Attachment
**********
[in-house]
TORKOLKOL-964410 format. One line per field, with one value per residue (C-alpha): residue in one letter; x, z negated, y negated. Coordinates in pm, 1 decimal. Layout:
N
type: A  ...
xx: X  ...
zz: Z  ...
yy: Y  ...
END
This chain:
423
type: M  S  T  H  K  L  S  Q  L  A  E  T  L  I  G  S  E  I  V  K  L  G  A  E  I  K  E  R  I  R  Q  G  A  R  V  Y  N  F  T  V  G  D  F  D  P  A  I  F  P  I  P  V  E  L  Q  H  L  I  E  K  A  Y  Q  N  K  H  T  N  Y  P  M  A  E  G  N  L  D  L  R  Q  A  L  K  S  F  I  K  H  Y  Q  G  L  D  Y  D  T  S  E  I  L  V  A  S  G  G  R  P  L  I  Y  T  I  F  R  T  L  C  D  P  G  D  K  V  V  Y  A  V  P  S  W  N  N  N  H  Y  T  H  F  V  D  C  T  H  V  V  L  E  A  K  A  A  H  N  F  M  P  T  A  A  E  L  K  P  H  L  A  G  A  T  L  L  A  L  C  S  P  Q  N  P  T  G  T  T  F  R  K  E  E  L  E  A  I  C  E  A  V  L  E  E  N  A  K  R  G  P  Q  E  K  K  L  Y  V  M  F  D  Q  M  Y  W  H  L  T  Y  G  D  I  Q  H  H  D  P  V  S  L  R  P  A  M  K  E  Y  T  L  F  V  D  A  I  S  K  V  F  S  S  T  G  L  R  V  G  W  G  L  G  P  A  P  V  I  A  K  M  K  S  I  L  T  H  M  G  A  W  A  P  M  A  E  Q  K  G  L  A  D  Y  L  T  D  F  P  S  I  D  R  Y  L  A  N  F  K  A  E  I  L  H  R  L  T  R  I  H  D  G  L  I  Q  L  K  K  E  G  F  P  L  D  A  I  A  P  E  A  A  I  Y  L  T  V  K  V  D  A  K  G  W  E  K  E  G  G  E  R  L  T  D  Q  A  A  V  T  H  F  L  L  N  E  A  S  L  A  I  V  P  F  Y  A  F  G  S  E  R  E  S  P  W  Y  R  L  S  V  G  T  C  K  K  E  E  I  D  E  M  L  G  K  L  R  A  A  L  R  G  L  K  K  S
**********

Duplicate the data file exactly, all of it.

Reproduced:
[in-house]
TORKOLKOL-964410 format. One line per field, with one value per residue (C-alpha): residue in one letter; x, z negated, y negated. Coordinates in pm, 1 decimal. Layout:
N
type: A  ...
xx: X  ...
zz: Z  ...
yy: Y  ...
END
This chain:
423
type: M  S  T  H  K  L  S  Q  L  A  E  T  L  I  G  S  E  I  V  K  L  G  A  E  I  K  E  R  I  R  Q  G  A  R  V  Y  N  F  T  V  G  D  F  D  P  A  I  F  P  I  P  V  E  L  Q  H  L  I  E  K  A  Y  Q  N  K  H  T  N  Y  P  M  A  E  G  N  L  D  L  R  Q  A  L  K  S  F  I  K  H  Y  Q  G  L  D  Y  D  T  S  E  I  L  V  A  S  G  G  R  P  L  I  Y  T  I  F  R  T  L  C  D  P  G  D  K  V  V  Y  A  V  P  S  W  N  N  N  H  Y  T  H  F  V  D  C  T  H  V  V  L  E  A  K  A  A  H  N  F  M  P  T  A  A  E  L  K  P  H  L  A  G  A  T  L  L  A  L  C  S  P  Q  N  P  T  G  T  T  F  R  K  E  E  L  E  A  I  C  E  A  V  L  E  E  N  A  K  R  G  P  Q  E  K  K  L  Y  V  M  F  D  Q  M  Y  W  H  L  T  Y  G  D  I  Q  H  H  D  P  V  S  L  R  P  A  M  K  E  Y  T  L  F  V  D  A  I  S  K  V  F  S  S  T  G  L  R  V  G  W  G  L  G  P  A  P  V  I  A  K  M  K  S  I  L  T  H  M  G  A  W  A  P  M  A  E  Q  K  G  L  A  D  Y  L  T  D  F  P  S  I  D  R  Y  L  A  N  F  K  A  E  I  L  H  R  L  T  R  I  H  D  G  L  I  Q  L  K  K  E  G  F  P  L  D  A  I  A  P  E  A  A  I  Y  L  T  V  K  V  D  A  K  G  W  E  K  E  G  G  E  R  L  T  D  Q  A  A  V  T  H  F  L  L  N  E  A  S  L  A  I  V  P  F  Y  A  F  G  S  E  R  E  S  P  W  Y  R  L  S  V  G  T  C  K  K  E  E  I  D  E  M  L  G  K  L  R  A  A  L  R  G  L  K  K  S